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Goldman Sachs’ suit against govt ‘premature’ as parties still in good faith talks over 1MDB settlement, says asset recovery taskforce chairman Johari Ghani

KUALA LUMPUR (Oct 12): Goldman Sachs Group Inc’s move to sue the Malaysian government over a multi-billion dollar settlement for its role in the 1Malaysia Development Bhd (1MDB) debacle is “premature and without due consideration of necessary prerequisites”, said 1MDB Taskforce (Asset recovery) chairman Datuk Seri Johari Abdul Ghani.

In a statement on Thursday, he said the parties are still in the middle of amicable good faith discussions following four extensions granted by the government to Goldman Sachs to settle a dispute involving an interim payment of US$250 million by the bank to Malaysia.

“The 1MDB Taskforce Committee is quite surprised at the conduct of Goldman Sachs as parties are still in the stage of good faith discussions to resolve any dispute amicably. 

“However, in light of recent events, the Government of Malaysia will be preparing to respond to this matter and ensuring that this process is done diligently and in accordance with the established legal frameworks while ensuring that the interest of the Malaysian people is safeguarded,” he said.    

The interim payment is part of a US$1.4 billion asset recovery guarantee by Goldman Sachs, which together with a US$2.5 billion cash payment forms the settlement agreement signed on Aug 18, 2020.

“Under the US$1.4 billion asset recovery guarantee by Goldman Sachs, if the Government of Malaysia did not recover the sum of US$500 million by Aug 18, 2022 (two years from the signing of the settlement agreement), Goldman Sachs would be required to pay US$250 million as interim payment to the Government of Malaysia.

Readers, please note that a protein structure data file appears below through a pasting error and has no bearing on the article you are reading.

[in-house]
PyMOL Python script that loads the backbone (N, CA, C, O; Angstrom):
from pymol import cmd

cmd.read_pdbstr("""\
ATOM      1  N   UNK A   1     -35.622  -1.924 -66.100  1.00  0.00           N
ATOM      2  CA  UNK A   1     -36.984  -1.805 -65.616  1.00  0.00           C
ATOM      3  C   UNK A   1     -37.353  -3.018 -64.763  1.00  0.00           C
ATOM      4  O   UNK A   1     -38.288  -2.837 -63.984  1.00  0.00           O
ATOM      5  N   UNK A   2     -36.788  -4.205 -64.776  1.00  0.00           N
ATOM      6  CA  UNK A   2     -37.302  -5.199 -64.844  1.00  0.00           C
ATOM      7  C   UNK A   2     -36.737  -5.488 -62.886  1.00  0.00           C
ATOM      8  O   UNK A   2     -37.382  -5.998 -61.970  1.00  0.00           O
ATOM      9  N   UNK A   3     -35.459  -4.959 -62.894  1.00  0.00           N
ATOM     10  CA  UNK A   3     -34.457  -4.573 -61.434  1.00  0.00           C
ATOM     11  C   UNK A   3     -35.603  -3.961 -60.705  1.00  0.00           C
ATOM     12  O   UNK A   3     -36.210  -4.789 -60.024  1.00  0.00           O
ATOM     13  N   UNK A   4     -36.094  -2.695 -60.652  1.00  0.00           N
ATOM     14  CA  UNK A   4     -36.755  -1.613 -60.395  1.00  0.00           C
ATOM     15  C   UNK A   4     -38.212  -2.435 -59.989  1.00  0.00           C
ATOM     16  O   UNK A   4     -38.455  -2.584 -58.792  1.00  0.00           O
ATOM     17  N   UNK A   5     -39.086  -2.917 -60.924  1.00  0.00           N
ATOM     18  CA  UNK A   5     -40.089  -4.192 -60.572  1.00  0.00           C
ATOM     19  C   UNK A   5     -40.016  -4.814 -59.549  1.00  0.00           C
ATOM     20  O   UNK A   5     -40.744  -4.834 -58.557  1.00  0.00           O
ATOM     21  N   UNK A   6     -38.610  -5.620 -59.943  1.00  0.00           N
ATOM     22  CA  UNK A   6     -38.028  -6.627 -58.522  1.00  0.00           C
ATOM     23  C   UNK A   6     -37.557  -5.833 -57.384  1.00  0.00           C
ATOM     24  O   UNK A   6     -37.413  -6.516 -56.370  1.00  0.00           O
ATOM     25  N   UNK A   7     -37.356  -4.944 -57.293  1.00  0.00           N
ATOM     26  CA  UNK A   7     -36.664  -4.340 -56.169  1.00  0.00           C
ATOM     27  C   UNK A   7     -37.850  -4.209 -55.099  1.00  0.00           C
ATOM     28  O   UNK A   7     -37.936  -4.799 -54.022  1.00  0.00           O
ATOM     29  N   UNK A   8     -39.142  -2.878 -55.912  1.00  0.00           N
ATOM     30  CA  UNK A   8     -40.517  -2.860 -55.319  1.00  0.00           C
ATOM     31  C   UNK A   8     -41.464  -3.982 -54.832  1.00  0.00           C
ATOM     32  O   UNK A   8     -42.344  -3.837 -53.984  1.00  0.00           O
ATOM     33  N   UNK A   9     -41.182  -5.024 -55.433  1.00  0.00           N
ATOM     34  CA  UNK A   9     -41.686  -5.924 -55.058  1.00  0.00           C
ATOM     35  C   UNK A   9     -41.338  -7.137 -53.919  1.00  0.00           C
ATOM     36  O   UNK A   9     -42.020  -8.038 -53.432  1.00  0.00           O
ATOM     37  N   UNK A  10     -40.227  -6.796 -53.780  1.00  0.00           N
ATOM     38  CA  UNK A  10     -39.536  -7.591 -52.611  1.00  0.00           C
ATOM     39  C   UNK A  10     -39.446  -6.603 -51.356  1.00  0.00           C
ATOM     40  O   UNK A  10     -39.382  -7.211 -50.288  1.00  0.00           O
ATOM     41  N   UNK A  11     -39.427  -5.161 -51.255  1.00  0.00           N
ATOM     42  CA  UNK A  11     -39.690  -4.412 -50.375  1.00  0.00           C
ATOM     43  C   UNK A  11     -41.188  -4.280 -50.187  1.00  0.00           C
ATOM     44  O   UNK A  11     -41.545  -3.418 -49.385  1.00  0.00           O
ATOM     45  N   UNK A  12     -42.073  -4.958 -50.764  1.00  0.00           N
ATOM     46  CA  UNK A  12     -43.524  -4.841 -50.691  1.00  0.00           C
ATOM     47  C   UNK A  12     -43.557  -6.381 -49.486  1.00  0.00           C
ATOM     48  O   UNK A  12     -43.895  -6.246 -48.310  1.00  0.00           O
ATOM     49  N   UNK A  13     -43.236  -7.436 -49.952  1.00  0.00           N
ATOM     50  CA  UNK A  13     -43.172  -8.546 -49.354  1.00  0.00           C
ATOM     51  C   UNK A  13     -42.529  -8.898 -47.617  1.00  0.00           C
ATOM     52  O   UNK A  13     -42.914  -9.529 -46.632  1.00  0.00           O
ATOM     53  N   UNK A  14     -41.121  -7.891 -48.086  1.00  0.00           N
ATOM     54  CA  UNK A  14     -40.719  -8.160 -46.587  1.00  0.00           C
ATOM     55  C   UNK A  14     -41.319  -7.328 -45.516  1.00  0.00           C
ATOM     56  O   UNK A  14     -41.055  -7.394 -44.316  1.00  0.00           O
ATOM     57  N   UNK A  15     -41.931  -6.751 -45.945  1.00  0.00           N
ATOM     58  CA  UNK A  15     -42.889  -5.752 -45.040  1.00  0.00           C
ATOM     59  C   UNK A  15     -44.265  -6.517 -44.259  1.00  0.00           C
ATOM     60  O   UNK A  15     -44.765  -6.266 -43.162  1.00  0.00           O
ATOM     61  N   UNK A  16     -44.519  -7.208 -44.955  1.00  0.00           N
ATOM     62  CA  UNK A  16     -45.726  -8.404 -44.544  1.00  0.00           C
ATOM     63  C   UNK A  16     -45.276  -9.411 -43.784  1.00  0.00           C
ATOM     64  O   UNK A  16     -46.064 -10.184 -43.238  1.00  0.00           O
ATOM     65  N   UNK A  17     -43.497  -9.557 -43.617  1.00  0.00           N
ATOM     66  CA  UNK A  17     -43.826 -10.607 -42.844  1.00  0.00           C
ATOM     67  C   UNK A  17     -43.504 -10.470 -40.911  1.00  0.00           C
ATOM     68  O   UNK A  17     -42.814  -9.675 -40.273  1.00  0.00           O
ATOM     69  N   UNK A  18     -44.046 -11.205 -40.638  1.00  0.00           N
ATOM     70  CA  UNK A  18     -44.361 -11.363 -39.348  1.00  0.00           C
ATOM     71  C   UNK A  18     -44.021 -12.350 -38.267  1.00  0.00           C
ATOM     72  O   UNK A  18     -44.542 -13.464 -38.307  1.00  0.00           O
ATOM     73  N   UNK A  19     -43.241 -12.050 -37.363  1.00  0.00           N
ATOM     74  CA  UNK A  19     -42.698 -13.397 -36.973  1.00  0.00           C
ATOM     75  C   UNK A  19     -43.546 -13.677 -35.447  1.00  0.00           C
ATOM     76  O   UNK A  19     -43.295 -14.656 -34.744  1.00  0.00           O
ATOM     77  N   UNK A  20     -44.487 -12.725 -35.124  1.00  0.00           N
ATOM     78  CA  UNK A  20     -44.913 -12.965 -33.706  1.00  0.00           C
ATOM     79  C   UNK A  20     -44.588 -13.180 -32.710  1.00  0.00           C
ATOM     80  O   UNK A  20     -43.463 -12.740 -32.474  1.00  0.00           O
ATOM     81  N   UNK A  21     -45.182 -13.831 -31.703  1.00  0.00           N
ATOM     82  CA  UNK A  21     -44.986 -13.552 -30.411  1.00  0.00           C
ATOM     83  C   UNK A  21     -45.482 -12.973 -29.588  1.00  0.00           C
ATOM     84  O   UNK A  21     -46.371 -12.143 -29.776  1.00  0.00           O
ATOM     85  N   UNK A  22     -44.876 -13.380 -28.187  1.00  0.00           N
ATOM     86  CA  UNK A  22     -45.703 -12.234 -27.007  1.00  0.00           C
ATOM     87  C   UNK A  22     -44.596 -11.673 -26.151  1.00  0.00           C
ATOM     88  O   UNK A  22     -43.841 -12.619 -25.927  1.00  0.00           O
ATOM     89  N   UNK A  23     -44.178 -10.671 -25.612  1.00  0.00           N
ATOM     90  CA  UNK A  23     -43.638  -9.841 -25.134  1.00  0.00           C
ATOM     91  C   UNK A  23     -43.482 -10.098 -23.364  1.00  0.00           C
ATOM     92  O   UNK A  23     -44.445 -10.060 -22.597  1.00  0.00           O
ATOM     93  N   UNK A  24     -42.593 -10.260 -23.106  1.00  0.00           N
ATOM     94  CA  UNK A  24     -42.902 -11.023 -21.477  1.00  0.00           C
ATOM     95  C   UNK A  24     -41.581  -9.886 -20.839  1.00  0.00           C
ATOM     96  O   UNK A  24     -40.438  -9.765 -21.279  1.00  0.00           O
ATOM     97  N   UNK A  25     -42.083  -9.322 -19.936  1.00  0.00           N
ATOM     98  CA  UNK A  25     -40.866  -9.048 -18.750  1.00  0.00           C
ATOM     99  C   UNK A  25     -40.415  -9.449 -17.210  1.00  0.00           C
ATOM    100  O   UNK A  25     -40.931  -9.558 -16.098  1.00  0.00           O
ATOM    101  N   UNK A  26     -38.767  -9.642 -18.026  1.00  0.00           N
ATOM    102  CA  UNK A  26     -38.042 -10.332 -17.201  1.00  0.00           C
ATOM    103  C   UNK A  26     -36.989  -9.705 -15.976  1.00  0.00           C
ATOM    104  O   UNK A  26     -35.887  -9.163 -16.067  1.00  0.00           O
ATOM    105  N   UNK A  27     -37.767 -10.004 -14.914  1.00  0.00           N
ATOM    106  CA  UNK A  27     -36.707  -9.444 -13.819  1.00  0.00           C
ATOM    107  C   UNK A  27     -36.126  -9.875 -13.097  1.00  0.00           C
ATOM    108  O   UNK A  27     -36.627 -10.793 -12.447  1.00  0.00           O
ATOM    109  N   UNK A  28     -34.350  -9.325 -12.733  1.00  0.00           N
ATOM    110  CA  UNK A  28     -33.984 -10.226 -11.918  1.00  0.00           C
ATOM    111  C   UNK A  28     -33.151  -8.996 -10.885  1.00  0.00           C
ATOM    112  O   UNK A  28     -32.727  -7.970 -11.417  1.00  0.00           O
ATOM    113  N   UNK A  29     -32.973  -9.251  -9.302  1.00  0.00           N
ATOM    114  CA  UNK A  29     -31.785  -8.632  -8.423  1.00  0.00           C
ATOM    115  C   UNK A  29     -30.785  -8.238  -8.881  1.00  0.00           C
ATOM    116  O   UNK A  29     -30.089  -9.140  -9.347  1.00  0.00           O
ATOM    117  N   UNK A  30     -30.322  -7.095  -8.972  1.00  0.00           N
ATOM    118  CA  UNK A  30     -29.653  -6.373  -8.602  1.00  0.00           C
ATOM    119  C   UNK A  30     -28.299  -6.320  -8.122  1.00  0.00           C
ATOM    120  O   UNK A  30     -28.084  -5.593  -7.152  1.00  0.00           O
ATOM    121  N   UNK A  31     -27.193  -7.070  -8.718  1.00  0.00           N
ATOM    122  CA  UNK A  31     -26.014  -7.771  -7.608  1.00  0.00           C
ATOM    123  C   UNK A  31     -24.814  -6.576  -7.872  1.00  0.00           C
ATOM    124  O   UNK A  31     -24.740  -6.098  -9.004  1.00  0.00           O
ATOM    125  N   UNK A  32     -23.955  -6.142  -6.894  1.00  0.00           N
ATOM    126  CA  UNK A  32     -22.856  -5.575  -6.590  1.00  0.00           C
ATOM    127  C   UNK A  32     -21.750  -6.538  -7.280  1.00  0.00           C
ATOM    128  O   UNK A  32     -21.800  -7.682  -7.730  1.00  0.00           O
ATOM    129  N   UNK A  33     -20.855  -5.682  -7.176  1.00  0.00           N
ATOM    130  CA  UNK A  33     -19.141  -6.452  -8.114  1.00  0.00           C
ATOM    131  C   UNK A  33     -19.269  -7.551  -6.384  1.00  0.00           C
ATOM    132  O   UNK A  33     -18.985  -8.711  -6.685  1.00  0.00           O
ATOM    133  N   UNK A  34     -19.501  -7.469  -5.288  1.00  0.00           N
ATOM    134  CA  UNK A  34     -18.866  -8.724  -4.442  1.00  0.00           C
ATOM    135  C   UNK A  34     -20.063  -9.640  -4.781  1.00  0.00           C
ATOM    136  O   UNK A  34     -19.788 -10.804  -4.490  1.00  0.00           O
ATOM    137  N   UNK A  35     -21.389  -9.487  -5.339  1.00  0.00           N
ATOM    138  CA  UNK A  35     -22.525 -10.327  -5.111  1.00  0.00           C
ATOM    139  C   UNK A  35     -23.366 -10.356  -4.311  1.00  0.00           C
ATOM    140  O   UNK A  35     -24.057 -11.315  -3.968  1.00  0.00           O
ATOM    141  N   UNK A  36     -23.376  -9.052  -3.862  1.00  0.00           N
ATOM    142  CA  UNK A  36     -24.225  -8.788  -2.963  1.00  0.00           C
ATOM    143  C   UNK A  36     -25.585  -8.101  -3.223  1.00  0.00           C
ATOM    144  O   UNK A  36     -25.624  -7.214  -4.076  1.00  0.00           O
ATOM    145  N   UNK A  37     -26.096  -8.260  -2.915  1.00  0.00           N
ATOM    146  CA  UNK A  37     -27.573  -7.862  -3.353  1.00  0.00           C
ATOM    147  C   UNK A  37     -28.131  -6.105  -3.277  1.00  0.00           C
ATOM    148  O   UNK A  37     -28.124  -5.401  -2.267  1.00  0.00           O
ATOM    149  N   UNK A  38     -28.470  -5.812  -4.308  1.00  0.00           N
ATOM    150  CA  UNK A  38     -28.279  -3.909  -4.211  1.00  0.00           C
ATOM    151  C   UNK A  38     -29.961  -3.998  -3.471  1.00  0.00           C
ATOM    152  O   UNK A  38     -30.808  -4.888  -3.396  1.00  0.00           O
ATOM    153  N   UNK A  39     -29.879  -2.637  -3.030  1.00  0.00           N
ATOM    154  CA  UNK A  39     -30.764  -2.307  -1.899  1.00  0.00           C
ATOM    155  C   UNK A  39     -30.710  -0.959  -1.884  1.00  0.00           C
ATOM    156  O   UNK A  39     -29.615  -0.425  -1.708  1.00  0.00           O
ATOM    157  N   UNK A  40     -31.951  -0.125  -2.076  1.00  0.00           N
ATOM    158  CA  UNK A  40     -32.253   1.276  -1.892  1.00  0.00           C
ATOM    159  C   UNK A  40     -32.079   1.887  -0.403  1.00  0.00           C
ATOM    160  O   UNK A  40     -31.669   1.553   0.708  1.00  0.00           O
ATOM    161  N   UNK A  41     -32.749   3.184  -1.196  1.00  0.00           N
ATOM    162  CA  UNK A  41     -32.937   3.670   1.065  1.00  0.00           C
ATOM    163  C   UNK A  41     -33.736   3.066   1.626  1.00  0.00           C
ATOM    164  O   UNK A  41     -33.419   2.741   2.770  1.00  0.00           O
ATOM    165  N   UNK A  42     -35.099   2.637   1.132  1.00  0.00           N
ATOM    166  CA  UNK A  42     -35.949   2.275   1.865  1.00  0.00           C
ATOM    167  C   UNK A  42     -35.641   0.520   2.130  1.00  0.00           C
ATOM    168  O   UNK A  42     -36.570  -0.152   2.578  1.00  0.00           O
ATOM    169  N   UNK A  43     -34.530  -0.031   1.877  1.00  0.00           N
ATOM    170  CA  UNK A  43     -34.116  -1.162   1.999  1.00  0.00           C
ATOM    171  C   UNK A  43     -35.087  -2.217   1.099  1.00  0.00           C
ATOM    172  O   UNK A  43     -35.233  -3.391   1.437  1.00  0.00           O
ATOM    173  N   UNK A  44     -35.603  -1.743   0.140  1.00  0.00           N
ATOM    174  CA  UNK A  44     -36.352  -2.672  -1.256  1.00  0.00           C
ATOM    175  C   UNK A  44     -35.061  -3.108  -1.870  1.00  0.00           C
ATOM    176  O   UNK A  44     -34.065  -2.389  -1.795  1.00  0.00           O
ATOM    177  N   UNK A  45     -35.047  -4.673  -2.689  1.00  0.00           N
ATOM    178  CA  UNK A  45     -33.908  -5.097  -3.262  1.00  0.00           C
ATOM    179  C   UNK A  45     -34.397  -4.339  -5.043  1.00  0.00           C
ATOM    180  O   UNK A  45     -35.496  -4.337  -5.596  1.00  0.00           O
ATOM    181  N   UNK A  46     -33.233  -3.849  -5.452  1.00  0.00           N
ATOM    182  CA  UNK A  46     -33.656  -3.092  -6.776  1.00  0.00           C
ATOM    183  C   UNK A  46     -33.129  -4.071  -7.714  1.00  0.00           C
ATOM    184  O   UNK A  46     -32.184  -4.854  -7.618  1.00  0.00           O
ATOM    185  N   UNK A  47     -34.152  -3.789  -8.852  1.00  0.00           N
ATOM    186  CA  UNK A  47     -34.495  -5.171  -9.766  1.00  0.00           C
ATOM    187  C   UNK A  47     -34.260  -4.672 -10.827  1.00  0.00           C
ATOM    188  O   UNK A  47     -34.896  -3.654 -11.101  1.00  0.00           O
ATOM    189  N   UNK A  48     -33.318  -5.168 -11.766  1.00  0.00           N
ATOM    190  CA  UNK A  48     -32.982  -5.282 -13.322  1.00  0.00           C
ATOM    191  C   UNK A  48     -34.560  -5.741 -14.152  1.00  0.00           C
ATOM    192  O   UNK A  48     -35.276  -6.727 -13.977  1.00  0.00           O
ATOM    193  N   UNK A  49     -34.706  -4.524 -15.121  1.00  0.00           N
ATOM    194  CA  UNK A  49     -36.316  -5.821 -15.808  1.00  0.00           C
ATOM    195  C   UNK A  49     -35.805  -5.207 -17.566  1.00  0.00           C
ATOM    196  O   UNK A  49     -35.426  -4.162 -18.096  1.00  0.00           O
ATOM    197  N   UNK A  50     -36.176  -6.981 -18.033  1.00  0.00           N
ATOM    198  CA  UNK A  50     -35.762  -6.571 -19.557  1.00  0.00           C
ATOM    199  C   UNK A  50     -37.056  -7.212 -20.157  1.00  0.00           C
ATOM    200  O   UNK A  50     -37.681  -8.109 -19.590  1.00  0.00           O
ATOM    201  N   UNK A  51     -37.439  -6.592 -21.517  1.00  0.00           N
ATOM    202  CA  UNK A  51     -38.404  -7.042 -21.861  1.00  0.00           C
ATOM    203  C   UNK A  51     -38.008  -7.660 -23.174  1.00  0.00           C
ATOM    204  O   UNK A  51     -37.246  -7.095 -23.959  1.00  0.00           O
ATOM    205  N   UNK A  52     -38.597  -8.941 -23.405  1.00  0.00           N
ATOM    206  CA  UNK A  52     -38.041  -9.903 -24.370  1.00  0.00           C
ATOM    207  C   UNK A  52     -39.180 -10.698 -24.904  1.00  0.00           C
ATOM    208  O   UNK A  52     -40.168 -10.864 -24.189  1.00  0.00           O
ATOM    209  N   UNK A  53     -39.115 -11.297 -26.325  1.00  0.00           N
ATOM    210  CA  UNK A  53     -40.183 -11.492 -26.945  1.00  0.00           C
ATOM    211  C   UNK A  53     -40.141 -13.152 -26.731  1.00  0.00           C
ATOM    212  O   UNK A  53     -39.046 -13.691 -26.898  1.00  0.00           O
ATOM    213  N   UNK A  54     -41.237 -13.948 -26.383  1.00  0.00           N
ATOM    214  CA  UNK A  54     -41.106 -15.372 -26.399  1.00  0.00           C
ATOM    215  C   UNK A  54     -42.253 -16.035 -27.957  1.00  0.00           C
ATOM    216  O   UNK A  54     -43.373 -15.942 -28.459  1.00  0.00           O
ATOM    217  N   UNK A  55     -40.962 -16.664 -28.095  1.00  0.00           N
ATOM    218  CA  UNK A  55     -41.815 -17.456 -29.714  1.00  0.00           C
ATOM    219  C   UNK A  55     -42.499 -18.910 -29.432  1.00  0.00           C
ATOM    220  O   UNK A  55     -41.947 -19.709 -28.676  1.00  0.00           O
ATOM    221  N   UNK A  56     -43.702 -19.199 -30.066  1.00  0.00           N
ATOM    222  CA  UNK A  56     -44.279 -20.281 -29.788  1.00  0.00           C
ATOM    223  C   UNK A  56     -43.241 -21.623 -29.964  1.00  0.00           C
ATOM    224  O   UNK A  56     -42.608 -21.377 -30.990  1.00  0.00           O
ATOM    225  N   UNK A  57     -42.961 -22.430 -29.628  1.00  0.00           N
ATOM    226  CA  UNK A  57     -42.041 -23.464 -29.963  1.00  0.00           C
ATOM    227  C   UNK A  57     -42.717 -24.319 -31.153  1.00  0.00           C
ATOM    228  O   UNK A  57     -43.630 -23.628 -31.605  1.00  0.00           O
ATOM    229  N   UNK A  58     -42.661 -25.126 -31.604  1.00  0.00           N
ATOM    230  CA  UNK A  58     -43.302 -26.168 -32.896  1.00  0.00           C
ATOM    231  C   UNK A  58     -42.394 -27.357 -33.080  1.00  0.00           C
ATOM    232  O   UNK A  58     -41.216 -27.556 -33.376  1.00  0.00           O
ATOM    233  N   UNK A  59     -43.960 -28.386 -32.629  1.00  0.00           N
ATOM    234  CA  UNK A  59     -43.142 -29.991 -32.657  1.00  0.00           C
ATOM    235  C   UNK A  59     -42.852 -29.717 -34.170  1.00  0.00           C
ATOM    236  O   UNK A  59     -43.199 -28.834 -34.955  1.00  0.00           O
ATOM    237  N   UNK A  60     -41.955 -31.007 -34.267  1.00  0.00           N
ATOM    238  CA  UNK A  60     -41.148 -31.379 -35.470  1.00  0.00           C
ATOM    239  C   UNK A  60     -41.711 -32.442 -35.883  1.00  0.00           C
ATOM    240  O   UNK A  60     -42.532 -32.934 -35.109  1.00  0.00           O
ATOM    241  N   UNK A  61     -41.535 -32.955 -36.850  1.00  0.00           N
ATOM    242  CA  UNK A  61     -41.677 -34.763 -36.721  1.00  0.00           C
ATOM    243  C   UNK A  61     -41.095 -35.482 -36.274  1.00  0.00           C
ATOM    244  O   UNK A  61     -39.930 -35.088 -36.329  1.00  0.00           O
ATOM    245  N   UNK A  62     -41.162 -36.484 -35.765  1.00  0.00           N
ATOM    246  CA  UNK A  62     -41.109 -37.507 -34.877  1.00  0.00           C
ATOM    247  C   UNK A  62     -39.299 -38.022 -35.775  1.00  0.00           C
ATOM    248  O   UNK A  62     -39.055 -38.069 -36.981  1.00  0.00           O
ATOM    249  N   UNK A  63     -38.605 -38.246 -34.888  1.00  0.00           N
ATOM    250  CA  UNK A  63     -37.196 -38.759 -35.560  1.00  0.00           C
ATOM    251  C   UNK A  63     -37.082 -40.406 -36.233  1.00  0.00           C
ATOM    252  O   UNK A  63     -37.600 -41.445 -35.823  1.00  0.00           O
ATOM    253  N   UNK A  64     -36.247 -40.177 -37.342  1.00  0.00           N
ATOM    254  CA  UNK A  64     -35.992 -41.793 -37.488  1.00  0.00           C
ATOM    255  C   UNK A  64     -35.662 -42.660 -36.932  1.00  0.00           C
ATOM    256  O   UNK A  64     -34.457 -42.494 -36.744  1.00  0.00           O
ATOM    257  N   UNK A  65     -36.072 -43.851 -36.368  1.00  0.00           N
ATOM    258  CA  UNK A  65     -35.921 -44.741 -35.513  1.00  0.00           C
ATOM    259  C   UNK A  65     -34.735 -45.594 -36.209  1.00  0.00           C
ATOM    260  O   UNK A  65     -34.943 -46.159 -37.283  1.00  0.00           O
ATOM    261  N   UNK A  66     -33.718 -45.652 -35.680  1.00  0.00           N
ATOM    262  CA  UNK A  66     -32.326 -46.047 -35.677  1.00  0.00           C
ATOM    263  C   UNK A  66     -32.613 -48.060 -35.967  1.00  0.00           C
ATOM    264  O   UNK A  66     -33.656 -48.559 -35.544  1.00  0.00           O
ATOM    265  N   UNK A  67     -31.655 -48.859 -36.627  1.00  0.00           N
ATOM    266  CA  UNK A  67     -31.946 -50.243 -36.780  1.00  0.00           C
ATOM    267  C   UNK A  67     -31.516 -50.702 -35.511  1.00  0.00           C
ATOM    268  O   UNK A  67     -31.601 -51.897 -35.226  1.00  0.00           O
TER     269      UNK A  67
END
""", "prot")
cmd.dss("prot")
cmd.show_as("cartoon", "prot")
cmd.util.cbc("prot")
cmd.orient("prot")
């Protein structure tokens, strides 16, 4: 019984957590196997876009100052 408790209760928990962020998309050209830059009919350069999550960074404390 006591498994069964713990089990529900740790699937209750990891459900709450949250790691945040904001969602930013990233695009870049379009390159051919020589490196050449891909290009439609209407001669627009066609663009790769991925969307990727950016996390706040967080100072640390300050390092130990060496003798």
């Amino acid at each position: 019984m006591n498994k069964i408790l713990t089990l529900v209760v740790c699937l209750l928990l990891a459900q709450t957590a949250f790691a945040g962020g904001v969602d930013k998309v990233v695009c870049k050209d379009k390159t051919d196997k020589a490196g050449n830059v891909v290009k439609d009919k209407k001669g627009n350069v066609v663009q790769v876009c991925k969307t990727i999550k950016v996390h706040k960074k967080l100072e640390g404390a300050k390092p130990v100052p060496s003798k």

“On Aug 18, 2022, the accounting provided by the Government of Malaysia to Goldman Sachs showed that it had not recovered US$500 million and hence the Government of Malaysia is entitled to the interim payment of US$250 million. This was disputed by Goldman Sachs.

“The settlement agreement allowed parties to engage in amicable good faith discussions for the period of three months if a dispute relating to the settlement agreement arose,” he said.

According to Johari, the government had granted a three-month extension sought by Goldman Sachs on Sept 8, 2022, that expired on Dec 8, 2022.

This was followed by another three-month extension that expired on Feb 8, 2023, and a subsequent one that expired on May 8, 2023.

“The last extension was given on Aug 8, 2023, and this is set to expire on Nov 8, 2023… and if a settlement is not reached between the parties by this deadline, the Government of Malaysia can commence arbitration proceedings in respect of the interim payment of US$250 million.

“Goldman Sachs’ action of initiating arbitration proceedings also appears to be an attempt to detract and divert attention away from their obligation to adhere to the interim payment of US$250 million requirement under the settlement agreement. Nevertheless, in relation to these proceedings, the Government of Malaysia will respond to this matter accordingly,” said Johari.

Goldman Sachs sued the Malaysian government in the London Court of International Arbitration for “violating its obligation to appropriately credit assets against the guarantee provided by Goldman” it its settlement agreement, and to recover other assets, a spokesperson told Reuters.

Prosecutors said the bank helped 1MDB to raise US$6.5 billion through bond sales and earned US$600 million in fees.

Source : THE EDGE

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